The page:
Henry IV (Holy Roman Empire)
Henry IV (Holy Roman emperor and German king)
Henry IV, 1050–1106, Holy Roman emperor (1084–1105) and German king (1056–1105), son and successor of Henry III. He was the central figure in the opening stages of the long struggle between the Holy Roman Empire and the papacy.
During his minority the papacy, the German nobles, and the high ecclesiastics greatly increased their power at the expense of the imperial authority. In 1062, Archbishop Anno of Cologne abducted Henry and assumed the regency, which had been held by Henry's mother, Agnes; Anno enriched his see from the royal lands and revenues. He allowed Archbishop Adalbert of Hamburg-Bremen to share the authority and plunder, and Adalbert soon became sole regent. Henry attained his majority in 1065, but Adalbert retained the regency until jealous nobles persuaded Henry to dismiss (1066) him.
Conflict with the Pope
Henry's first task after assuming control was to restore his authority in the duchies, especially in Saxony, where a revolt (1073) was subdued in 1075. He then turned his attention to Italy, where he sought to restore imperial authority; this provoked a conflict with the papacy. Henry disregarded the opposition of Pope Gregory VII to lay investiture and invested a new bishop of Milan. Gregory supported the previous bishop, who had been put in office by a revolutionary movement in the city, and threatened Henry with deposition. Henry summoned a council at Worms, which declared Gregory deposed (Jan., 1076).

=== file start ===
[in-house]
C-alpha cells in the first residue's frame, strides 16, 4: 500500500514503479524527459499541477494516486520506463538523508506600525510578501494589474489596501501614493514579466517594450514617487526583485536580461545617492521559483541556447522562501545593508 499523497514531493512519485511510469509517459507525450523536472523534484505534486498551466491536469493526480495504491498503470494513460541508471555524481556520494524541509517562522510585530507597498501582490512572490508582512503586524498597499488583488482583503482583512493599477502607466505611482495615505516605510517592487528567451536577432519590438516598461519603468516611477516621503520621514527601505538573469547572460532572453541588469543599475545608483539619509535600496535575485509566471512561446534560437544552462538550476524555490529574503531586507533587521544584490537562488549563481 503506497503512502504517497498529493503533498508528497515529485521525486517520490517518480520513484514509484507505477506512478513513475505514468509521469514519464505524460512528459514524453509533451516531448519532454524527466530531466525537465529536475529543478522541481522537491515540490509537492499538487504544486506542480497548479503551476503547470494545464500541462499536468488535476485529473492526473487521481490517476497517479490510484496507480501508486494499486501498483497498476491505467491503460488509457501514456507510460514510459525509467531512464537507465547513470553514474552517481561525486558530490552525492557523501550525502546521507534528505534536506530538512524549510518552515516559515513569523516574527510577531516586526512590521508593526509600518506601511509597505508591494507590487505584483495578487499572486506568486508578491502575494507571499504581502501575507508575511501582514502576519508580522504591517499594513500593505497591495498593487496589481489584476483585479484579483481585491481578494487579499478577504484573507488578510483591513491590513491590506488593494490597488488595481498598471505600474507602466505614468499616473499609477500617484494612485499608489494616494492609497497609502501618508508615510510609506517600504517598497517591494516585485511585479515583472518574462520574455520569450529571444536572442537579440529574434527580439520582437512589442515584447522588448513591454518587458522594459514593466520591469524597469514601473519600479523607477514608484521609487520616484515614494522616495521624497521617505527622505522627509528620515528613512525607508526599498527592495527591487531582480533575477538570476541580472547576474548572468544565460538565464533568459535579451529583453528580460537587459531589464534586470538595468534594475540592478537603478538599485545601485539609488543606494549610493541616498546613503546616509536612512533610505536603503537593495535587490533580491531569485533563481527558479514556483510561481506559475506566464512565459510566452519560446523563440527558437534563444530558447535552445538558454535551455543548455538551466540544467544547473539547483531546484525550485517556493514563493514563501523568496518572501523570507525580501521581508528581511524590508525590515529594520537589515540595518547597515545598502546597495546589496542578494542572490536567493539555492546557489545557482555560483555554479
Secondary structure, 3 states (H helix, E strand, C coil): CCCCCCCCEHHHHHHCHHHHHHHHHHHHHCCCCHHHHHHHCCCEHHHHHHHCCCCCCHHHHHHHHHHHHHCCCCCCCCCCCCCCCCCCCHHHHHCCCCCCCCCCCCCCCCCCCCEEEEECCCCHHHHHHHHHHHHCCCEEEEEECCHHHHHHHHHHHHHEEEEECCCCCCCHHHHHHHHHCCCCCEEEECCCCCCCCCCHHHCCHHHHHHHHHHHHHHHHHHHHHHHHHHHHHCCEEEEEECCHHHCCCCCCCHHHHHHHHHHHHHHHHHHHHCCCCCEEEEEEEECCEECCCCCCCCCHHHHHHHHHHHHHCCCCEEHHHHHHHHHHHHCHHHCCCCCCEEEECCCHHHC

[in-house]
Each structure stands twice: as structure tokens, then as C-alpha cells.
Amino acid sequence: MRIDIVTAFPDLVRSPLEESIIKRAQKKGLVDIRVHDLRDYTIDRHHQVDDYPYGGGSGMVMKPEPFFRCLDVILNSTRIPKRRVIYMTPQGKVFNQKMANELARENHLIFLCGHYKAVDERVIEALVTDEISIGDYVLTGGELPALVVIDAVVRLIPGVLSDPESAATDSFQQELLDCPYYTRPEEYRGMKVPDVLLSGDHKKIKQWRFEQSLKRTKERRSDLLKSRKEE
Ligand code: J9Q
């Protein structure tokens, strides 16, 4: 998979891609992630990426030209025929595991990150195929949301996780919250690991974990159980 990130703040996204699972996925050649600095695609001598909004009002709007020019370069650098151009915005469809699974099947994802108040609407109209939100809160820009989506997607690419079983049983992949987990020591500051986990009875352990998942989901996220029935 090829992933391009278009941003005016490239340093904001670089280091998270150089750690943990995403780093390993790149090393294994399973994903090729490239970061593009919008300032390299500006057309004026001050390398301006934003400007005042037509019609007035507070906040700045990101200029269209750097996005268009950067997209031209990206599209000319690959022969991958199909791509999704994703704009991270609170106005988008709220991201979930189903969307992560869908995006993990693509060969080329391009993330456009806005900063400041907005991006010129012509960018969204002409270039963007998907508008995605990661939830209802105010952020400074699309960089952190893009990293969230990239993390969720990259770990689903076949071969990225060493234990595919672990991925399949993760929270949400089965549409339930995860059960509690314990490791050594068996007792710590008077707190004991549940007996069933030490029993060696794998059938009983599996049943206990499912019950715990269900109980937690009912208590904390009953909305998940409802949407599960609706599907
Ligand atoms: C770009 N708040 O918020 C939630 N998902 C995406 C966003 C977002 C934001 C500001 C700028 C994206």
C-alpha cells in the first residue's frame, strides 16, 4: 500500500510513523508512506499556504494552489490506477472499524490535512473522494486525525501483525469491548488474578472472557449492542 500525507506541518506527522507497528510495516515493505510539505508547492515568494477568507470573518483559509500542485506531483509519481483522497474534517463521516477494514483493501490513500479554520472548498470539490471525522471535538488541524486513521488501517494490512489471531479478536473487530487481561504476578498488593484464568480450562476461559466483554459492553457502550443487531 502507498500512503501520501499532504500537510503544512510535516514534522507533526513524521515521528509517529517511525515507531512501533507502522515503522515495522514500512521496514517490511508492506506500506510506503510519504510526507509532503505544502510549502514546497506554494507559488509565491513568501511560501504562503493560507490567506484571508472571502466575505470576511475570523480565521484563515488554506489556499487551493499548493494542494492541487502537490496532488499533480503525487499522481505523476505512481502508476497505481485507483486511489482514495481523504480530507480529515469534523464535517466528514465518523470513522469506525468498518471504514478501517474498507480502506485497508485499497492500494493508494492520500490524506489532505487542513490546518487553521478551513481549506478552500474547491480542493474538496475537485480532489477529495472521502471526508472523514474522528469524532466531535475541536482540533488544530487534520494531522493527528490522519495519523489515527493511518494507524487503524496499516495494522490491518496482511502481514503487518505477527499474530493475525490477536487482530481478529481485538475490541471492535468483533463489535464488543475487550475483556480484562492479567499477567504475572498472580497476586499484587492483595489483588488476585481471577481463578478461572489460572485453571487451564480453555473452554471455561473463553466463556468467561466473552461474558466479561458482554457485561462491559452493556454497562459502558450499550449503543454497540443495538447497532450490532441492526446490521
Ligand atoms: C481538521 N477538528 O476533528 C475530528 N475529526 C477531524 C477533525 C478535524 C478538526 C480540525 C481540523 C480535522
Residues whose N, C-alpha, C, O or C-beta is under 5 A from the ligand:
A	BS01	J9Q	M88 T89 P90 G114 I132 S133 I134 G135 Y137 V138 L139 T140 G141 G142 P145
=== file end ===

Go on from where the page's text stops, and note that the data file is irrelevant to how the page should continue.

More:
Gregory, at a synod in Feb., 1076, declared Henry excommunicated and deposed and absolved his subjects of their oaths of fealty. A powerful coalition of German nobles, including the rebellious Saxons, agreed (Oct., 1076) not to recognize the king unless he obtained absolution by February; his fitness to rule was to be decided at a diet to be held at Augsburg under the chairmanship of the pope. To forestall the action of this diet, Henry crossed the Alps in the dead of winter to seek absolution. By his humiliation and penitence he moved the pope to grant him absolution at Canossa in Jan., 1077.
Despite the absolution, the rebel dukes were determined to depose Henry, and they elected Duke Rudolf of Swabia antiking, thus plunging Germany into civil war. Gregory remained neutral until Mar., 1080, when he renewed Henry's excommunication and deposition and recognized Rudolf's title. But Henry was now supported by a large party; German and Italian bishops joined him in declaring Gregory deposed and in electing an antipope, Clement III (see Guibert of Ravenna).
Rudolf died in 1080, and his supporters elected a Lotharingian count, Herman of Salm, to succeed him. By this time, however, the German revolt was practically broken, and in 1081 Henry carried the war into Italy. After several unsuccessful attempts he occupied Rome in 1084, installed Clement III as pope, and was crowned emperor. He retired before the advance of Gregory's Norman allies under Robert Guiscard, who rescued Gregory but plundered Rome. The Normans then withdrew from Rome, taking Gregory, who had gained the hatred of the Romans, with them.